of the circuit. Small peaks and troughs at each end are the
effect of the opening of the mushroom valves. The area inside
the loop is measured in joules/litre and while having a short
term effect, produces the longer term feel of the system. i.e.
Just how exhausted you get after a period of use.
at +/- 25mb are the limits at which the human body can easily
function for a period.
is conducted at a range of flow rates, depths and gas densities.
important test is the CO2 canister duration. Two critical points
are highlighted 0.5% Kpa and 1% Kpa. This is equivalent to 5mb
and 10mb of CO2 at depth. 0.5% is seen as the time
limit to which the rebreather should be specified. The 1% figure
is seen as the safety limit and can range from as little as 10
minutes past the 0.5% limit to over an hour dependant on
already mentioned this is massively affected by depth, cold, gas
density and CO2 generation rate.
when purchasing a unit is it vital you understand the units
tested duration with all the mentioned variables.
CO2 detection systems are now available (Ref.
Sentinel, Rebreather VR Technology). While thermal monitoring
has some uses, its’ information can be mis-leading under certain
circumstances and is not a finite indication of breakthrough or
Laboratory CO2 detection equipment relies on the fact
that CO2 (and other gases) absorb a part of the infra
red light spectrum. Filament bulbs, detectors and filters are
used to measure the amount of light absorbed and hence the CO2
level. In rebreathers, several problems exist. The first is that
water vapour reacts in a similar spectrum to CO2.
This can give very false readings as the gas cannot be dried
successfully. Also oxygen must be considered, especially if the
bulb breaks! Signal noise, power supplies and a host of other
problems make the implementation of gaseous CO2 systems
difficult for manufacturers. If
you do not have CO2 monitoring then be respectful of
your canister and do not abuse the time limits.
manufacturers realise that packing errors have been an issue
with absorbent and are designing pre-packed cartridge systems
both in granules and ‘solid’ fill options.
years there has arrived an alternative to granular fill
absorbent materials. Micropore in the USA have produced a material wrap
based system which is basically impregnated with a version of
the granular material but comes as a solid cartridge. This
system offers the following advantages;
user error in packing
Reduced Work of Breathing over granules
current trade off is cost and possibly a reduction in life over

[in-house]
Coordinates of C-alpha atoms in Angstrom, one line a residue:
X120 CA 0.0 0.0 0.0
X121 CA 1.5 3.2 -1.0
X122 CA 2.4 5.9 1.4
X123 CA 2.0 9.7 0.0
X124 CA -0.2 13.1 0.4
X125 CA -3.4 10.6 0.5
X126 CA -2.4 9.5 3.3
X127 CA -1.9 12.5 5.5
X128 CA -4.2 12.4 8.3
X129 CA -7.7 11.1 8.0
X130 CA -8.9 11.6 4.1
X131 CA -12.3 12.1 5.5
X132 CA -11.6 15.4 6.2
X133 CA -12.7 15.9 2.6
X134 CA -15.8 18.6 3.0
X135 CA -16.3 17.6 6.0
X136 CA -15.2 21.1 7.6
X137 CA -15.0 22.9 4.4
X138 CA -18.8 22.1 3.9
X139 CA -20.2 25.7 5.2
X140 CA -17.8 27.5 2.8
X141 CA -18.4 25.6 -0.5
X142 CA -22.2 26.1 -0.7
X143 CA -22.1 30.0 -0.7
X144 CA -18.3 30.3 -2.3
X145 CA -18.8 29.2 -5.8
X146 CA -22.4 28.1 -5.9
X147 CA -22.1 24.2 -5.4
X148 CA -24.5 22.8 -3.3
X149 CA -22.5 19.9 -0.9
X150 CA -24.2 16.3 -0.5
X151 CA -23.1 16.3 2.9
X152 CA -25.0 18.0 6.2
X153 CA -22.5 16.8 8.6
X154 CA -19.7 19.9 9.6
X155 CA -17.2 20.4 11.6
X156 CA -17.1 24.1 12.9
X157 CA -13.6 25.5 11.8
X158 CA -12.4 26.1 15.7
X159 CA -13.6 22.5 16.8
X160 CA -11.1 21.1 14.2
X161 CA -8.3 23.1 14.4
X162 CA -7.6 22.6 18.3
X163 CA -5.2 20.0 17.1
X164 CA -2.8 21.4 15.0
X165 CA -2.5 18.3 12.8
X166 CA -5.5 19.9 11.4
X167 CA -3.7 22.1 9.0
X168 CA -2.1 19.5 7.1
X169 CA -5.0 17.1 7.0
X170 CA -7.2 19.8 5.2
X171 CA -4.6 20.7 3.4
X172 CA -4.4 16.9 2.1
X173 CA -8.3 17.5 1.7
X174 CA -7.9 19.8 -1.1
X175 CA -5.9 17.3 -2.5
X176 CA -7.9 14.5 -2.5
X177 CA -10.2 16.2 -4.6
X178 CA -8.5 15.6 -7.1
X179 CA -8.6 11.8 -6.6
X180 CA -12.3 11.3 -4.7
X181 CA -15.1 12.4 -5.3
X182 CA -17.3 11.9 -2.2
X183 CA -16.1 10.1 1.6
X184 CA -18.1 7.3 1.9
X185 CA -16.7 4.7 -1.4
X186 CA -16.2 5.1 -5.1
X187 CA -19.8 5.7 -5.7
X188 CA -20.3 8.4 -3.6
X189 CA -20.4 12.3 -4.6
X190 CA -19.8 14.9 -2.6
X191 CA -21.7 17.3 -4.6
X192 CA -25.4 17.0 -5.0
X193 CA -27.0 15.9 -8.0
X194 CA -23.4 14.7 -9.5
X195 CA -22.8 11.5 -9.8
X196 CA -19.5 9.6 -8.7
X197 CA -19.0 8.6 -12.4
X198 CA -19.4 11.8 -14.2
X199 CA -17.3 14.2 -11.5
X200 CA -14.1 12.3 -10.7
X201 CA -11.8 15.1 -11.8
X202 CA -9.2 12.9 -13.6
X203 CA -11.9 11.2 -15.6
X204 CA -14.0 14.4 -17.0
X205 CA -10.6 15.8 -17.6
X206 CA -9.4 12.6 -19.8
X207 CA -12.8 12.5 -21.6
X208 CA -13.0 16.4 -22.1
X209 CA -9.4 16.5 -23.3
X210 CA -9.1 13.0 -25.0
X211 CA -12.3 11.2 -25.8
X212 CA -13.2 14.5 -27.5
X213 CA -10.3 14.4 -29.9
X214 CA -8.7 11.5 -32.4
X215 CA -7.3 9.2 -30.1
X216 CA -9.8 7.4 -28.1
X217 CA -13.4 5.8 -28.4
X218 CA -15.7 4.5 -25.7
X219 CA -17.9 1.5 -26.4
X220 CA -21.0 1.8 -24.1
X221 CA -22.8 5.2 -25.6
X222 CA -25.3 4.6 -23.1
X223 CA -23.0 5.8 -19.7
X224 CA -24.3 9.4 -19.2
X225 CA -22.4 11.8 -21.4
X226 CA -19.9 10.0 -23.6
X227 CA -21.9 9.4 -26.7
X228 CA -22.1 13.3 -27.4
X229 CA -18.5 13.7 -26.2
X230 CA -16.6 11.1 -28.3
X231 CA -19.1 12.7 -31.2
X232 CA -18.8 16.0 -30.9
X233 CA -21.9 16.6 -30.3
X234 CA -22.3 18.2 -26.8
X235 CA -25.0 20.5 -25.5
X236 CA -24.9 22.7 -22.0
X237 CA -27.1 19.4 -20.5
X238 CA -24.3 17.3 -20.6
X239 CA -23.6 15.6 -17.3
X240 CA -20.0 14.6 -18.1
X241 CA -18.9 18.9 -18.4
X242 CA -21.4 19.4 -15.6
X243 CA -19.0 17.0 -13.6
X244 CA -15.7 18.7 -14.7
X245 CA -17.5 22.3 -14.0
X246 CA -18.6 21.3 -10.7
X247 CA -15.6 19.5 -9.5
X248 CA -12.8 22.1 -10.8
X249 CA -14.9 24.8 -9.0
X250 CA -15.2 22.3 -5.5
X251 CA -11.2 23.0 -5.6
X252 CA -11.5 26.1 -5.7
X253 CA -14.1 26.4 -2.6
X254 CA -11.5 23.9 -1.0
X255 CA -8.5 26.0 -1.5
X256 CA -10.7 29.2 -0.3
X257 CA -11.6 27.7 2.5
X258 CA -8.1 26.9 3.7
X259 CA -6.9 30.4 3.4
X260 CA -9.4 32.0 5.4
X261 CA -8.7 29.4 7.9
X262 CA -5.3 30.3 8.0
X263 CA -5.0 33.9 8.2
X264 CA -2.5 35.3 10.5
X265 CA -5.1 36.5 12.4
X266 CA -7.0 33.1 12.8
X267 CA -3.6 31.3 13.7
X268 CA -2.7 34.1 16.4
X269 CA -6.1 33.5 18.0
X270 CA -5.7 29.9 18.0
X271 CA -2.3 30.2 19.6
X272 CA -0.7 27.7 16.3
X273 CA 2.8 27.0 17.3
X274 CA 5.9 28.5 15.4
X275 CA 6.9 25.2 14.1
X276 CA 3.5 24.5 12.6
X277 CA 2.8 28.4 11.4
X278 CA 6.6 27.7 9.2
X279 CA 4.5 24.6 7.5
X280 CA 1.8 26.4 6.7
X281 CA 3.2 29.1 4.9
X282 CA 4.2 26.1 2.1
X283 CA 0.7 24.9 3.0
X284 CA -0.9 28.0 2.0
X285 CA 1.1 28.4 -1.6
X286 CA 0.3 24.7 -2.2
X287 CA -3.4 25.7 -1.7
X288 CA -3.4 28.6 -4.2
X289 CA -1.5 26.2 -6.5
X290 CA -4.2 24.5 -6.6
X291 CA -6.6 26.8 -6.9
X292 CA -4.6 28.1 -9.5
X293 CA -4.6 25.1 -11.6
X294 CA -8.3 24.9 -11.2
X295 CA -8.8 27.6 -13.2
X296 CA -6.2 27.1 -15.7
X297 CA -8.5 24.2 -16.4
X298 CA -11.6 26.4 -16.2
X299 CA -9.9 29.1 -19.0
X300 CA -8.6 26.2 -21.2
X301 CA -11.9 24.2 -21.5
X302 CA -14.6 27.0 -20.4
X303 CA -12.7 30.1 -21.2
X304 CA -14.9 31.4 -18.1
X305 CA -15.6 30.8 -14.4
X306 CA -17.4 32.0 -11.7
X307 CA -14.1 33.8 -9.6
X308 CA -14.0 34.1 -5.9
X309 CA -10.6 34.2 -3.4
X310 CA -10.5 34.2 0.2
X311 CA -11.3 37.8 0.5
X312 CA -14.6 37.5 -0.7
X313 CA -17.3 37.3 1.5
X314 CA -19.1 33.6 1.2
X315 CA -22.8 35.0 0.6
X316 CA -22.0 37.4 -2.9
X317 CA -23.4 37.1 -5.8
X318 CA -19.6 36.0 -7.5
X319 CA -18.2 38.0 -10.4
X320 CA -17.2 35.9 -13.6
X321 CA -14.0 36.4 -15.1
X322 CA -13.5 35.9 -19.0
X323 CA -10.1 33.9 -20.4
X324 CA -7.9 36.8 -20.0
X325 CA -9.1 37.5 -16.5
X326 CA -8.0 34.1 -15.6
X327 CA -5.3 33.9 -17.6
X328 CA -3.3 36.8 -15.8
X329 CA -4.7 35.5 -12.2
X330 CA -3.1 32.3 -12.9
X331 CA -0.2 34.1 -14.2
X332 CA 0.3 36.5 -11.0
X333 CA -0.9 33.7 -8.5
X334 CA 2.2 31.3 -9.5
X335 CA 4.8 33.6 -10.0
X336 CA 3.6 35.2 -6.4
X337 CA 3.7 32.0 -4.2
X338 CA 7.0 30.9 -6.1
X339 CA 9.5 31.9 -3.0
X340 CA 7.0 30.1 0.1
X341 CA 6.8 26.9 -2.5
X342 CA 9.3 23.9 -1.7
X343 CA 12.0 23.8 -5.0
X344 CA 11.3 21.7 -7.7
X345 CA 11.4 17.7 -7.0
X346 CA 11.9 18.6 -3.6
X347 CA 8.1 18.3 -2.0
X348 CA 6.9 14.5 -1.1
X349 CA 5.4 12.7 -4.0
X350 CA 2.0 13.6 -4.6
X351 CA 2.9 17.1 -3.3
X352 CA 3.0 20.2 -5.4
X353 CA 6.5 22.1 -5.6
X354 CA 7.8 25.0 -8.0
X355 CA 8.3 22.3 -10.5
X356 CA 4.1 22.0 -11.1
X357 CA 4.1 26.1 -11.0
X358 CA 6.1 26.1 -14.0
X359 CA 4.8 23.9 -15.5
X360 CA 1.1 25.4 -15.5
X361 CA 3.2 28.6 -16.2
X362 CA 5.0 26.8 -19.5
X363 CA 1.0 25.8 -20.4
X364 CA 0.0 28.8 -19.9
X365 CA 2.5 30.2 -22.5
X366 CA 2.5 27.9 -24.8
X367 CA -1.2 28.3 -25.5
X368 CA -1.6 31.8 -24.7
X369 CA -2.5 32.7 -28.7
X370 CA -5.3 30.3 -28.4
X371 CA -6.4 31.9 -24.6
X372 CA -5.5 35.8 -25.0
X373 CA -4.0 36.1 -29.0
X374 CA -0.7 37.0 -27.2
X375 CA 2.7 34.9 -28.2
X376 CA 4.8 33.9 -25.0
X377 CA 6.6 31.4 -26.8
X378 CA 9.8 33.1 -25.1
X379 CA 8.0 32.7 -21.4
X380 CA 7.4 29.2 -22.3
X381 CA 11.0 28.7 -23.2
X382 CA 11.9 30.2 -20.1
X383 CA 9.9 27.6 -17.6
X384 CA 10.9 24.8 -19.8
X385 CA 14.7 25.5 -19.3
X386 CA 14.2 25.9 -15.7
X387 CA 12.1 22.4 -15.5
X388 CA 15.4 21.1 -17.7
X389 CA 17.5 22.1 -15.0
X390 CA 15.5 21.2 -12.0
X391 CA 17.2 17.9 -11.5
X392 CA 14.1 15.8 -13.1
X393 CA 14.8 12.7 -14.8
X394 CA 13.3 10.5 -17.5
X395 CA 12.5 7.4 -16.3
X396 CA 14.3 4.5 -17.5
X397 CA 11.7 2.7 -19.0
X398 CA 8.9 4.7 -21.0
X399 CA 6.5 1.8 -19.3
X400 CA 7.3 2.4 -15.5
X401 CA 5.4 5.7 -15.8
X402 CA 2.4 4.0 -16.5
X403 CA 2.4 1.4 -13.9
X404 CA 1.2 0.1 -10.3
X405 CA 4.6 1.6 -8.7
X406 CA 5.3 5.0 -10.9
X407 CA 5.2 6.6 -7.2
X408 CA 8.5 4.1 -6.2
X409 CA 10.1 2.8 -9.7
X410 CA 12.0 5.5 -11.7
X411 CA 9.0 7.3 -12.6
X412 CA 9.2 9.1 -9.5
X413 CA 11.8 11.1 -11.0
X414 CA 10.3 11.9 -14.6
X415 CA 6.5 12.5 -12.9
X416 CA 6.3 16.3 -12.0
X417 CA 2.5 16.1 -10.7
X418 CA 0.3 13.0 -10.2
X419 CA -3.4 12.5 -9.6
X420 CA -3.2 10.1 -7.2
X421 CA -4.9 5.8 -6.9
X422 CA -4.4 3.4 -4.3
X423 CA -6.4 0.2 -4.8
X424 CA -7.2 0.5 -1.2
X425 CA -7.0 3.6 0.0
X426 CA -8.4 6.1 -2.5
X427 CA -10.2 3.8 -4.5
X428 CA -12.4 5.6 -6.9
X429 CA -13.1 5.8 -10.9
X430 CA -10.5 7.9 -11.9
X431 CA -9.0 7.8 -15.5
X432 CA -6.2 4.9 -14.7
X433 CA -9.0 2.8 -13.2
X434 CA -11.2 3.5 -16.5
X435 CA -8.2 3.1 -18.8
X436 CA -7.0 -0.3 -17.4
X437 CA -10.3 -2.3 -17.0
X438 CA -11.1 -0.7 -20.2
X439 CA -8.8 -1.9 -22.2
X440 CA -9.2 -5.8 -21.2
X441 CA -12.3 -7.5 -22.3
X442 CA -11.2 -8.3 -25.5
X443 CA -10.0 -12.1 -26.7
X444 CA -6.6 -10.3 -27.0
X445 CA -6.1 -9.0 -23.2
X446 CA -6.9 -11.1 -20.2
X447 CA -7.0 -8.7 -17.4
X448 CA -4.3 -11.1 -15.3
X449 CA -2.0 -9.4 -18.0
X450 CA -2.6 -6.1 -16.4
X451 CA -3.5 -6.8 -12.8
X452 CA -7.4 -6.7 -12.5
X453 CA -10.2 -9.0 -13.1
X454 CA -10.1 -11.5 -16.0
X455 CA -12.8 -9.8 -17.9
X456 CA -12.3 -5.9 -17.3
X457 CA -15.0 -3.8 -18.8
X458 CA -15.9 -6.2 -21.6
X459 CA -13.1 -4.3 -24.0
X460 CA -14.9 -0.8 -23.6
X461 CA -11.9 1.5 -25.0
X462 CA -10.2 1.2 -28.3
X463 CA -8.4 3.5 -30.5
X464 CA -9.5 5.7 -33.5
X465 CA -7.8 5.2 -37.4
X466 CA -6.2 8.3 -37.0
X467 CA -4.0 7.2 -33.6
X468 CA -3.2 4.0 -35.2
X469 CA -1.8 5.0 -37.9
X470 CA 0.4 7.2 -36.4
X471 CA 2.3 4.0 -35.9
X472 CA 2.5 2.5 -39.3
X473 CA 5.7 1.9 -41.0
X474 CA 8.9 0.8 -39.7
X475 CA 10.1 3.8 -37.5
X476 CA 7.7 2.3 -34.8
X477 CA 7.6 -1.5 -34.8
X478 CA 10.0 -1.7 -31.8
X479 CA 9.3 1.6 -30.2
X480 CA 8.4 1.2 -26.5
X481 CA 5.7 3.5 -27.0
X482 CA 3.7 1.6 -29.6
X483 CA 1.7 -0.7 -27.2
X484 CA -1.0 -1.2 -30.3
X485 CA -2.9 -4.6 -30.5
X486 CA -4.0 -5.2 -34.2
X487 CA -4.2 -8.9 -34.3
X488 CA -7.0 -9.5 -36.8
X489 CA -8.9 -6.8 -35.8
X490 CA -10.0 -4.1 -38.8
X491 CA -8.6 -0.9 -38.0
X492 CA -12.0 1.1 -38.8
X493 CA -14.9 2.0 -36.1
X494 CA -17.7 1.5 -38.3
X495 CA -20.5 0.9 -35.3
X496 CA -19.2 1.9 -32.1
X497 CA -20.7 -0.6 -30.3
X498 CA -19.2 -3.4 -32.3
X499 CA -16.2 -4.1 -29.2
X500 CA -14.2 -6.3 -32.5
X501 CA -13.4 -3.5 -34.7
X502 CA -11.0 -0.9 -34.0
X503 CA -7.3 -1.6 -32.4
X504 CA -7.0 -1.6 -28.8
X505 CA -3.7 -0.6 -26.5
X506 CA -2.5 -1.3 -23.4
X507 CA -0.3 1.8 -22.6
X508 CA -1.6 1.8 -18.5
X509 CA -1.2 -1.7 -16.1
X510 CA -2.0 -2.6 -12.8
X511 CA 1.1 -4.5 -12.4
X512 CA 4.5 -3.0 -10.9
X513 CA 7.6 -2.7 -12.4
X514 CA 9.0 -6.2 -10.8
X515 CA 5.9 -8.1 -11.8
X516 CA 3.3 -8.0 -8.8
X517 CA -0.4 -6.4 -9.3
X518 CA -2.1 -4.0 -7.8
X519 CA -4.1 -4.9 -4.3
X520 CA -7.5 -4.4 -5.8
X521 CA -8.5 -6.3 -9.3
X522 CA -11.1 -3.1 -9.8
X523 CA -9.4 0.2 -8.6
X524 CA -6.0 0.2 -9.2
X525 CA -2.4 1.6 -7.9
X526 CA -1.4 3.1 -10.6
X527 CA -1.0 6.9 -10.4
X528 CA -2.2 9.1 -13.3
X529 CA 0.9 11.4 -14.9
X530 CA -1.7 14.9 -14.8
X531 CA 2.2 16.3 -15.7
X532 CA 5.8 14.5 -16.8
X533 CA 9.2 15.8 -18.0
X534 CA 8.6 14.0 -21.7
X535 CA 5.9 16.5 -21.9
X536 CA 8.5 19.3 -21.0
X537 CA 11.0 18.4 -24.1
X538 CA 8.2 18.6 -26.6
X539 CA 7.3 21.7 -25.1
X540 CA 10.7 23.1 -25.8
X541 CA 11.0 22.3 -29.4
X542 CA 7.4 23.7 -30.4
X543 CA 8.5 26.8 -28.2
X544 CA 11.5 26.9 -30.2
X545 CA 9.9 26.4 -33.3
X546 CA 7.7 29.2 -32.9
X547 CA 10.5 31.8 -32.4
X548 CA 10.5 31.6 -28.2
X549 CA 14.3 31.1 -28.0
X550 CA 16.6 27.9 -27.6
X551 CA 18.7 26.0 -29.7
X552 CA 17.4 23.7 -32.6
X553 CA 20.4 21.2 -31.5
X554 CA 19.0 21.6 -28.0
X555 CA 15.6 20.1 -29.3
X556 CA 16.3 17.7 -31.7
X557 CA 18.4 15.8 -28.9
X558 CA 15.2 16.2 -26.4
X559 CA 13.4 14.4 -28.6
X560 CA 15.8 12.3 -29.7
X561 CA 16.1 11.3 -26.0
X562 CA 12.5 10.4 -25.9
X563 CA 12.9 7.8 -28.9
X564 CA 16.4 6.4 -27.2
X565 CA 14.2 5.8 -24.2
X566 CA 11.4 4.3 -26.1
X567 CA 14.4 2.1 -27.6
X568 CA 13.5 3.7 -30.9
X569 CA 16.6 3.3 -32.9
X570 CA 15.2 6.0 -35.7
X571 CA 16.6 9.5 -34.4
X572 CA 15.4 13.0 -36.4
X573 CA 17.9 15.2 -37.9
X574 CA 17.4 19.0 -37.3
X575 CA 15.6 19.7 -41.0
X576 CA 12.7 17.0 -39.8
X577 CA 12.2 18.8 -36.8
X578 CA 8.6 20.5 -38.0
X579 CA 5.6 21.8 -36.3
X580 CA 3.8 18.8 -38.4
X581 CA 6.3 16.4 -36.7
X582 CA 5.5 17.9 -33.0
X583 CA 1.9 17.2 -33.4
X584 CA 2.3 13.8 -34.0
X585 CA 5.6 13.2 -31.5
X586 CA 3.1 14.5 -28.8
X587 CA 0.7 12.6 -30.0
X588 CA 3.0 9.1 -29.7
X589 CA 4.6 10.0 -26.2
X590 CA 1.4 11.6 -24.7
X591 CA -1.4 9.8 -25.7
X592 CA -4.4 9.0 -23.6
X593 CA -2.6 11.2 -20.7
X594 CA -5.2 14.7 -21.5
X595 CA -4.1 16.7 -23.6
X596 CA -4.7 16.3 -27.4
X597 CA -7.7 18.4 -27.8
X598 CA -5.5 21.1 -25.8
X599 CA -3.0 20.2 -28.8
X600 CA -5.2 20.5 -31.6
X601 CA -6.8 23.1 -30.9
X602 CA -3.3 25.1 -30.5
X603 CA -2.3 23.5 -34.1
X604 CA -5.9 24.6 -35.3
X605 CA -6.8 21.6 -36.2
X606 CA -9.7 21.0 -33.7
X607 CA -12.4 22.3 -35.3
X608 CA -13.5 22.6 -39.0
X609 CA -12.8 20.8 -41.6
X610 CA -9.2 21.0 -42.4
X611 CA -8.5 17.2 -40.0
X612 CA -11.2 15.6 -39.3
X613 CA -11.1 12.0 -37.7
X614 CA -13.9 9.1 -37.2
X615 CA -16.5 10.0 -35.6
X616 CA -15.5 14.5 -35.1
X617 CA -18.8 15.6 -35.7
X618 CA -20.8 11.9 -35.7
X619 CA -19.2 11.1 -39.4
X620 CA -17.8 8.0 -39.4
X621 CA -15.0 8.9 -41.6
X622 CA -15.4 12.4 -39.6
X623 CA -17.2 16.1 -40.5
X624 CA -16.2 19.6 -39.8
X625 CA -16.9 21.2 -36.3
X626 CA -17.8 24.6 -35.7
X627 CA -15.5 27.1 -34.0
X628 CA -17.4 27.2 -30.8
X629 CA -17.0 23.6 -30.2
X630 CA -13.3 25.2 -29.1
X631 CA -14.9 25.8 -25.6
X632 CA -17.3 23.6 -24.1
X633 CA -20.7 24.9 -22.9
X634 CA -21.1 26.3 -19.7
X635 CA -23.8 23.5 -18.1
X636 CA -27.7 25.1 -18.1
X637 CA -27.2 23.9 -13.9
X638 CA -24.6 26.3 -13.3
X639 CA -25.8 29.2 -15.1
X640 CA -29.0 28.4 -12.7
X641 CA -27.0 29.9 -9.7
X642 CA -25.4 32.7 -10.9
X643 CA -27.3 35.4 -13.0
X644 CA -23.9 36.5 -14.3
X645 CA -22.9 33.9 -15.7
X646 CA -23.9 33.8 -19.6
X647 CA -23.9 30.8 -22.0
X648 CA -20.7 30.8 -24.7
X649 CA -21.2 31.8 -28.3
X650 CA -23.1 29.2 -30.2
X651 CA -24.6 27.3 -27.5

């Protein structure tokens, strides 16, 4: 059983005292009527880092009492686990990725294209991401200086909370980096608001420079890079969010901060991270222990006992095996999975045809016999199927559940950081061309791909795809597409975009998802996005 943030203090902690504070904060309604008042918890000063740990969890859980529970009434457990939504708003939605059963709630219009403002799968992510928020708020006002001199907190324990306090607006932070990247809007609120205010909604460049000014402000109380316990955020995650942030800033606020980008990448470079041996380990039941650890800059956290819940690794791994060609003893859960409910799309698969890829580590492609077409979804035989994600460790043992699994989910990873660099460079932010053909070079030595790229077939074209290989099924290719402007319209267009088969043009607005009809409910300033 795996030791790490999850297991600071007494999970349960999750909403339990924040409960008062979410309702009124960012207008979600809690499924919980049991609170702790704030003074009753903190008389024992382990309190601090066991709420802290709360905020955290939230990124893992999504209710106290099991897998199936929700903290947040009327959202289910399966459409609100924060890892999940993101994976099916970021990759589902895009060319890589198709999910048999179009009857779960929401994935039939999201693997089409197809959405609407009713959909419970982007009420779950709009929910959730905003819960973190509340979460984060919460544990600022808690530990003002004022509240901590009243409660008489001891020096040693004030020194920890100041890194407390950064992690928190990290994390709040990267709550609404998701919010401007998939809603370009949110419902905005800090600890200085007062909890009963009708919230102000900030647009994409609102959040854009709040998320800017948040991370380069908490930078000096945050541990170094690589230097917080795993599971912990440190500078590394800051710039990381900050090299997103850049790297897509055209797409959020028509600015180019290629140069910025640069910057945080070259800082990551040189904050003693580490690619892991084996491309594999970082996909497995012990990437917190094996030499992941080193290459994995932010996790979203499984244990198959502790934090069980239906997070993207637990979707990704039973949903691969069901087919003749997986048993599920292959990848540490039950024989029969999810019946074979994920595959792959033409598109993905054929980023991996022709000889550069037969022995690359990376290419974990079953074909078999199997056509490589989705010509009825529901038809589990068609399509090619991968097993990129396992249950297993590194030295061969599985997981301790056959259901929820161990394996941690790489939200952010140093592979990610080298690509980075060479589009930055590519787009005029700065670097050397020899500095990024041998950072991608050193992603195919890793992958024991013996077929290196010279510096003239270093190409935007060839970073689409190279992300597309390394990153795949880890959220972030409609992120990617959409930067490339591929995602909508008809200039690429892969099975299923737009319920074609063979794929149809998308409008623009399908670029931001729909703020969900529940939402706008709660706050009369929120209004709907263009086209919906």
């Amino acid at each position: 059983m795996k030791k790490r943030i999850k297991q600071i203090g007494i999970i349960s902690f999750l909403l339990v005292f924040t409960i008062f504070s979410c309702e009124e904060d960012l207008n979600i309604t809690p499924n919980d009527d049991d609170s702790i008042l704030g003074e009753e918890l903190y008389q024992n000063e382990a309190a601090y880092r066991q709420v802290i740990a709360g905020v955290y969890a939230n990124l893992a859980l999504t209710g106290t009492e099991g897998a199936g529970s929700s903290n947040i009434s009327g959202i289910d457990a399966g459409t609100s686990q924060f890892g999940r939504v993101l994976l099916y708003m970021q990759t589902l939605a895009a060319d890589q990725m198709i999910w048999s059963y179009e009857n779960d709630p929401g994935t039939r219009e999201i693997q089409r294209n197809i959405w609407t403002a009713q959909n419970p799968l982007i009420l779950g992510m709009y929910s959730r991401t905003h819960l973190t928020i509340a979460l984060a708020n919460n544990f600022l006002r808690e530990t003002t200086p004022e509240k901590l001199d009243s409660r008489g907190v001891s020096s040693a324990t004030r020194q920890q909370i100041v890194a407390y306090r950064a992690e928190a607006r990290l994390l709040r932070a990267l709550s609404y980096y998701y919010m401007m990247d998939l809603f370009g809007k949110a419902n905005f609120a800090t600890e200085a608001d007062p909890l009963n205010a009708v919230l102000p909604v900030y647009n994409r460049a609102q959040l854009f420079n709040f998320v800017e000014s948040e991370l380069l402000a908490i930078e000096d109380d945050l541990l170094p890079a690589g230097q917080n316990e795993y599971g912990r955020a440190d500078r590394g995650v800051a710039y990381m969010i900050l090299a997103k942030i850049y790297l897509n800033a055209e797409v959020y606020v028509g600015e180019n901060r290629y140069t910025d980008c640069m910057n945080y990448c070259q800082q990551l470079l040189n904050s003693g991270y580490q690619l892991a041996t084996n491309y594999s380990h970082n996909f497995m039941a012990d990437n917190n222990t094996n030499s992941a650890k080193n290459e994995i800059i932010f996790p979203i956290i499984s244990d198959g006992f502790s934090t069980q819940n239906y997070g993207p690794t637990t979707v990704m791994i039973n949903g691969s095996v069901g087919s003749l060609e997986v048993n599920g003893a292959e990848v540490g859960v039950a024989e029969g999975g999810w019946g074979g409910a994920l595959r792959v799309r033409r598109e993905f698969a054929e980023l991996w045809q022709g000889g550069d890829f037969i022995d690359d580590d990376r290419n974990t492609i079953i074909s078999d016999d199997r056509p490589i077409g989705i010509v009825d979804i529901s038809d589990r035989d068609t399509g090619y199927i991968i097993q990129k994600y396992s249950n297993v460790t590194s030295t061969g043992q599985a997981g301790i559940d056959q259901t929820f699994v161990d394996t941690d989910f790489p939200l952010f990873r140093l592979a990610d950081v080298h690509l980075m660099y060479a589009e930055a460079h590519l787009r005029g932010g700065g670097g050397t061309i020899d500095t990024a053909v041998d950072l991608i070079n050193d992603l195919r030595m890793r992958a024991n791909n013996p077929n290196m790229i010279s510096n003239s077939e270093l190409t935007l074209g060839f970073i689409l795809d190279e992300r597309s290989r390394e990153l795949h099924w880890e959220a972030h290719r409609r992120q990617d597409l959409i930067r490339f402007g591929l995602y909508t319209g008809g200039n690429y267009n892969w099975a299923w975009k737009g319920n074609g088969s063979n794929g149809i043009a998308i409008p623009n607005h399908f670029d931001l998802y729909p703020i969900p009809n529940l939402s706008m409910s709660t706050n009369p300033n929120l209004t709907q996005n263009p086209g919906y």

granules, but this should change as more and more systems use
very simple to make a rebreather that ‘works’. It is not easy to
make a unit that performs. By that I mean that as the diver
becomes more stressed, the unit needs to have a performance
level that aids rather than impedes the divers’ ability to
survive. Just having a unit that ‘feels’ OK on a dive may not
mean it performs well under stressful conditions. Poorly
designed breathing loops, untried canister designs and
environmentally untested sub-standard components are a recipe
summary, there are many elements to rebreather testing (not just
WOB or canister duration) that are critical to defining whether
a unit is suitable for the style of diving and the environmental
challenges a user may but it through.
Read and understand this prior to using any
unit. If you do not understand any or all of this section
please contact your training agency or supplier as appropriate.
Rules for LSS Diving
Always do all pre-dive checks.
Always pre-breathe the canister for
at least five minutes with your nose blocked!
Do not modify the LSS without the
manufacturer’s written consent.
Do not use a full-face mask, which is not
designed for a LSS. There is too much CO2 dead-space.
Always know your PO2.
Never dive a unit you suspect is leaking.
Be especially diligent close to and on
the surface where the PO2 is potentially lowest.
Never leave your mouthpiece open on the
Never use a pure gas in the diluent
cylinder. You should have a breathable diluent available for
the each section of the dive.
Take time to adjust your weight
correctly, do not dive over-weighted.
Have two sources of buoyancy and buoyancy
Practice a skill on every dive.
Avoid unnecessary mask clearing.
Regularly disinfect the unit.
Never dive a re-packed canister.
Never hold your breath during an ascent
Do not dive with a low battery alarm.
Change all main electronic batteries at
the same time.
Always carry bailout gases of sufficient
volume for the planned dive as per your training agency